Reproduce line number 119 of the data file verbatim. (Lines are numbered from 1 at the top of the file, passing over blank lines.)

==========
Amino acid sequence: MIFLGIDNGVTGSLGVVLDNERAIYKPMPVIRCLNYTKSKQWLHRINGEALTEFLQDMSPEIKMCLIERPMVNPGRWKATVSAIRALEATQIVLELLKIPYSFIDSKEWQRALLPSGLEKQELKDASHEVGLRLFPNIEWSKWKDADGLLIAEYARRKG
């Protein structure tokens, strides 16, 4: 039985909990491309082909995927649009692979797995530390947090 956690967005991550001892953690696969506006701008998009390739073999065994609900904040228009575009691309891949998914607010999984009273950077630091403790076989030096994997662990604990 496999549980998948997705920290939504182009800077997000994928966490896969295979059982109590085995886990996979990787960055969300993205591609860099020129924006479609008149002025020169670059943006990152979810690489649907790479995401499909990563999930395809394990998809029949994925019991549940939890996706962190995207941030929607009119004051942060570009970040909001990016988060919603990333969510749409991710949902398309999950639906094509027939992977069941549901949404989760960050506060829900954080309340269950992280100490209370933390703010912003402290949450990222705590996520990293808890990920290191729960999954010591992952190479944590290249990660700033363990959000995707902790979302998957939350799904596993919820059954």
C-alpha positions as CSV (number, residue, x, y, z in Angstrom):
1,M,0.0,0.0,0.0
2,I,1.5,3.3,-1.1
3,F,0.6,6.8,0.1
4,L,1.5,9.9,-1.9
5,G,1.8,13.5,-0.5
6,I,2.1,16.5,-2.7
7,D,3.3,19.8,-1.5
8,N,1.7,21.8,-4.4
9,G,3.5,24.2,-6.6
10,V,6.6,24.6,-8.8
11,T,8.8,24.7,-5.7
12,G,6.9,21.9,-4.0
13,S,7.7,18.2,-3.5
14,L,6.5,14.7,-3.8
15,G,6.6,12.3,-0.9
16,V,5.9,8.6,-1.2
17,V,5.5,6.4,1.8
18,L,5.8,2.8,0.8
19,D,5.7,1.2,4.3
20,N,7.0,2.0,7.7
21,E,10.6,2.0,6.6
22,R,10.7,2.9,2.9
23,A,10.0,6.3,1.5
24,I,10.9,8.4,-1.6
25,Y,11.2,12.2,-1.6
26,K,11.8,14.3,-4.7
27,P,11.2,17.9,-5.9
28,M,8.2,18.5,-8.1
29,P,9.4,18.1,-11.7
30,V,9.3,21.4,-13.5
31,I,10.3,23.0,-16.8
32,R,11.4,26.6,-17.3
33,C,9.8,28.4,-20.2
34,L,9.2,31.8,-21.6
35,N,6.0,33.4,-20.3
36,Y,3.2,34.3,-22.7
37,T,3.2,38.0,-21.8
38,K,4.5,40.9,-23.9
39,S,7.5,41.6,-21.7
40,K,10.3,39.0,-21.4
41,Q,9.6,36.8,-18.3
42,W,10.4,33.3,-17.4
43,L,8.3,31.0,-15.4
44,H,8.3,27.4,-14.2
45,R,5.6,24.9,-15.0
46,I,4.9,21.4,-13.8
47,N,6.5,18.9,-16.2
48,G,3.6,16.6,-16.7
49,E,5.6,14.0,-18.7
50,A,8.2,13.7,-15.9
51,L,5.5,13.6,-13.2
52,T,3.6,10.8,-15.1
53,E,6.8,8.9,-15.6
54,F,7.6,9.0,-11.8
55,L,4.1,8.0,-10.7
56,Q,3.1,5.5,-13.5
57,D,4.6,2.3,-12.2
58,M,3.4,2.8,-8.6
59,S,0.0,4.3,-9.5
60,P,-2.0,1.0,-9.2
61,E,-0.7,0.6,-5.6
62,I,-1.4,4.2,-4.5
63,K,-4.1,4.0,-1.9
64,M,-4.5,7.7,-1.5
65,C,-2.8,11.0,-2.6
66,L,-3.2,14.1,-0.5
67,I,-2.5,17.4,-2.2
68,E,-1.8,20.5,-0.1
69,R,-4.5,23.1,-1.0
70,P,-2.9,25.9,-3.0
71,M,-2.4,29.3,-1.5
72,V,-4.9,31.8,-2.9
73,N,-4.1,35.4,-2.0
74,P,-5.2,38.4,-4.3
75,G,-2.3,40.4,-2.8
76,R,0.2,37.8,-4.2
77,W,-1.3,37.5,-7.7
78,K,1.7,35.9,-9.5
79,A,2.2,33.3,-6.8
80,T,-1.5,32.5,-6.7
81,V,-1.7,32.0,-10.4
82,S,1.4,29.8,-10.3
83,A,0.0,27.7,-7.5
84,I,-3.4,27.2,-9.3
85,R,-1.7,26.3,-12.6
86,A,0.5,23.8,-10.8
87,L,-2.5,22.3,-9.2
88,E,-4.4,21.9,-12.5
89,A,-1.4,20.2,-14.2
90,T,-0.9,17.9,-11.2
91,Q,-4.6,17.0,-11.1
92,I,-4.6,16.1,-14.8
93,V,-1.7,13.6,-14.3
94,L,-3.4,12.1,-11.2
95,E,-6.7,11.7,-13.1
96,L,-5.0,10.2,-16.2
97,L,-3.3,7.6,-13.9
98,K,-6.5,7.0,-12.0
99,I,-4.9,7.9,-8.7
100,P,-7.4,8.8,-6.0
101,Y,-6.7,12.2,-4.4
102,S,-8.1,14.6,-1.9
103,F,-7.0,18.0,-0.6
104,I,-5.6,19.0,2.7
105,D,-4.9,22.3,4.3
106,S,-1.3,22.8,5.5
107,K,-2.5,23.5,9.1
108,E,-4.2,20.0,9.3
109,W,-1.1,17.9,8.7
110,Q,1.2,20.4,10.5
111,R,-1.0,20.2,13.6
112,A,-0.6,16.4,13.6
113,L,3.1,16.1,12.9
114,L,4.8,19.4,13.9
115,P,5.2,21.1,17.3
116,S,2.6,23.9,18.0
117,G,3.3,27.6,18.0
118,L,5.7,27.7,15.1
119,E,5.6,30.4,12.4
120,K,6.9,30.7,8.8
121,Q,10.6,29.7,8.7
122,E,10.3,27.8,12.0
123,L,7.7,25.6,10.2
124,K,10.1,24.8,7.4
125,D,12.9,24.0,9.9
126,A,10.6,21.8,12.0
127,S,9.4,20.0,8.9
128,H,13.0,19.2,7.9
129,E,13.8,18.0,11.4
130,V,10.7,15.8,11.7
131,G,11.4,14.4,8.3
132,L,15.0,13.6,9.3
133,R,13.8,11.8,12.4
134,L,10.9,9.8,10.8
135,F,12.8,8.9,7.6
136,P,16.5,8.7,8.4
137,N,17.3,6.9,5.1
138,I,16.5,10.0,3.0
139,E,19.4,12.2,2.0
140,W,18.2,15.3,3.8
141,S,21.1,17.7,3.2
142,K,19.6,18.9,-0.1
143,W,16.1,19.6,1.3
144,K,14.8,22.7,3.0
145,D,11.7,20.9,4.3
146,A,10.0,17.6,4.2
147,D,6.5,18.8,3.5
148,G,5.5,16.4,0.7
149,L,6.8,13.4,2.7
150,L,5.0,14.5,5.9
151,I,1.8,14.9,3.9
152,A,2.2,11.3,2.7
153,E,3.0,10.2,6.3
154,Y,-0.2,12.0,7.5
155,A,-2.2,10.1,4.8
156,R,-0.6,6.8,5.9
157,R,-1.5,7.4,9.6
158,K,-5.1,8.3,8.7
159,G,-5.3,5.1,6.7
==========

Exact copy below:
116,S,2.6,23.9,18.0